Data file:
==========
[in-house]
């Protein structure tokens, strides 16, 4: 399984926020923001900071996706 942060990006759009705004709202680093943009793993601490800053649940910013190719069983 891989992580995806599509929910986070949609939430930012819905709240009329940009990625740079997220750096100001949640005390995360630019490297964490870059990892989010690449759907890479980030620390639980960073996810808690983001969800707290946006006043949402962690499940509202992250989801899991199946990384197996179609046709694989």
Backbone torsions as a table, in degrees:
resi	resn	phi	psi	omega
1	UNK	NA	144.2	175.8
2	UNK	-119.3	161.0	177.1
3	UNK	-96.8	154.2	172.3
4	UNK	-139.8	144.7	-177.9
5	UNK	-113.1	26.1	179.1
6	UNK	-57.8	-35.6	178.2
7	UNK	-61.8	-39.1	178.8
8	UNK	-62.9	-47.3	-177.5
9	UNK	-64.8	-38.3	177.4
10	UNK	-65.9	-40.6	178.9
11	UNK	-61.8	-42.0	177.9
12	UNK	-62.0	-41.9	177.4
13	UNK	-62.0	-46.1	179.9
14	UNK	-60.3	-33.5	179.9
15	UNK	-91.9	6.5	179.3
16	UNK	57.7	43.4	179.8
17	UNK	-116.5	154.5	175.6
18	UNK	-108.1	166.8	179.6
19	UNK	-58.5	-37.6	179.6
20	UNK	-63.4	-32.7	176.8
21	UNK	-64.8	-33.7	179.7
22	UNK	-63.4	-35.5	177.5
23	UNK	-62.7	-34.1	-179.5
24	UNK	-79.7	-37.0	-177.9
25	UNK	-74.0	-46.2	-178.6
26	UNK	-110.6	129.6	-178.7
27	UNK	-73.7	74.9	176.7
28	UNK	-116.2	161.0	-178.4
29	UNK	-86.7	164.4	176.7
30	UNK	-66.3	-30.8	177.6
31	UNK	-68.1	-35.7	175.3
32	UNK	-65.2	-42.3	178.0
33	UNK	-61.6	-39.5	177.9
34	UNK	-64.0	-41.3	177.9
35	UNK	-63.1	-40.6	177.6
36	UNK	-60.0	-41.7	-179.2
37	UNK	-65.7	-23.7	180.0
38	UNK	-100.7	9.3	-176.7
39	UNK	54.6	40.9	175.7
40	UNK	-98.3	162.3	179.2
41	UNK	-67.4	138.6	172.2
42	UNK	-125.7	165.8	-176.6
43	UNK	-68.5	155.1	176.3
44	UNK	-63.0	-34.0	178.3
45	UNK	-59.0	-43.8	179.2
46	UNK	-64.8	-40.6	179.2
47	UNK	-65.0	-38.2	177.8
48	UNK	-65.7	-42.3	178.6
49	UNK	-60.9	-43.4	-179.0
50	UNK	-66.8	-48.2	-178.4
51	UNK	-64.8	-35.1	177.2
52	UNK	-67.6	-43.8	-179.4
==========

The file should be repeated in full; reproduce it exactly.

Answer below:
[in-house]
């Protein structure tokens, strides 16, 4: 399984926020923001900071996706 942060990006759009705004709202680093943009793993601490800053649940910013190719069983 891989992580995806599509929910986070949609939430930012819905709240009329940009990625740079997220750096100001949640005390995360630019490297964490870059990892989010690449759907890479980030620390639980960073996810808690983001969800707290946006006043949402962690499940509202992250989801899991199946990384197996179609046709694989």
Backbone torsions as a table, in degrees:
resi	resn	phi	psi	omega
1	UNK	NA	144.2	175.8
2	UNK	-119.3	161.0	177.1
3	UNK	-96.8	154.2	172.3
4	UNK	-139.8	144.7	-177.9
5	UNK	-113.1	26.1	179.1
6	UNK	-57.8	-35.6	178.2
7	UNK	-61.8	-39.1	178.8
8	UNK	-62.9	-47.3	-177.5
9	UNK	-64.8	-38.3	177.4
10	UNK	-65.9	-40.6	178.9
11	UNK	-61.8	-42.0	177.9
12	UNK	-62.0	-41.9	177.4
13	UNK	-62.0	-46.1	179.9
14	UNK	-60.3	-33.5	179.9
15	UNK	-91.9	6.5	179.3
16	UNK	57.7	43.4	179.8
17	UNK	-116.5	154.5	175.6
18	UNK	-108.1	166.8	179.6
19	UNK	-58.5	-37.6	179.6
20	UNK	-63.4	-32.7	176.8
21	UNK	-64.8	-33.7	179.7
22	UNK	-63.4	-35.5	177.5
23	UNK	-62.7	-34.1	-179.5
24	UNK	-79.7	-37.0	-177.9
25	UNK	-74.0	-46.2	-178.6
26	UNK	-110.6	129.6	-178.7
27	UNK	-73.7	74.9	176.7
28	UNK	-116.2	161.0	-178.4
29	UNK	-86.7	164.4	176.7
30	UNK	-66.3	-30.8	177.6
31	UNK	-68.1	-35.7	175.3
32	UNK	-65.2	-42.3	178.0
33	UNK	-61.6	-39.5	177.9
34	UNK	-64.0	-41.3	177.9
35	UNK	-63.1	-40.6	177.6
36	UNK	-60.0	-41.7	-179.2
37	UNK	-65.7	-23.7	180.0
38	UNK	-100.7	9.3	-176.7
39	UNK	54.6	40.9	175.7
40	UNK	-98.3	162.3	179.2
41	UNK	-67.4	138.6	172.2
42	UNK	-125.7	165.8	-176.6
43	UNK	-68.5	155.1	176.3
44	UNK	-63.0	-34.0	178.3
45	UNK	-59.0	-43.8	179.2
46	UNK	-64.8	-40.6	179.2
47	UNK	-65.0	-38.2	177.8
48	UNK	-65.7	-42.3	178.6
49	UNK	-60.9	-43.4	-179.0
50	UNK	-66.8	-48.2	-178.4
51	UNK	-64.8	-35.1	177.2
52	UNK	-67.6	-43.8	-179.4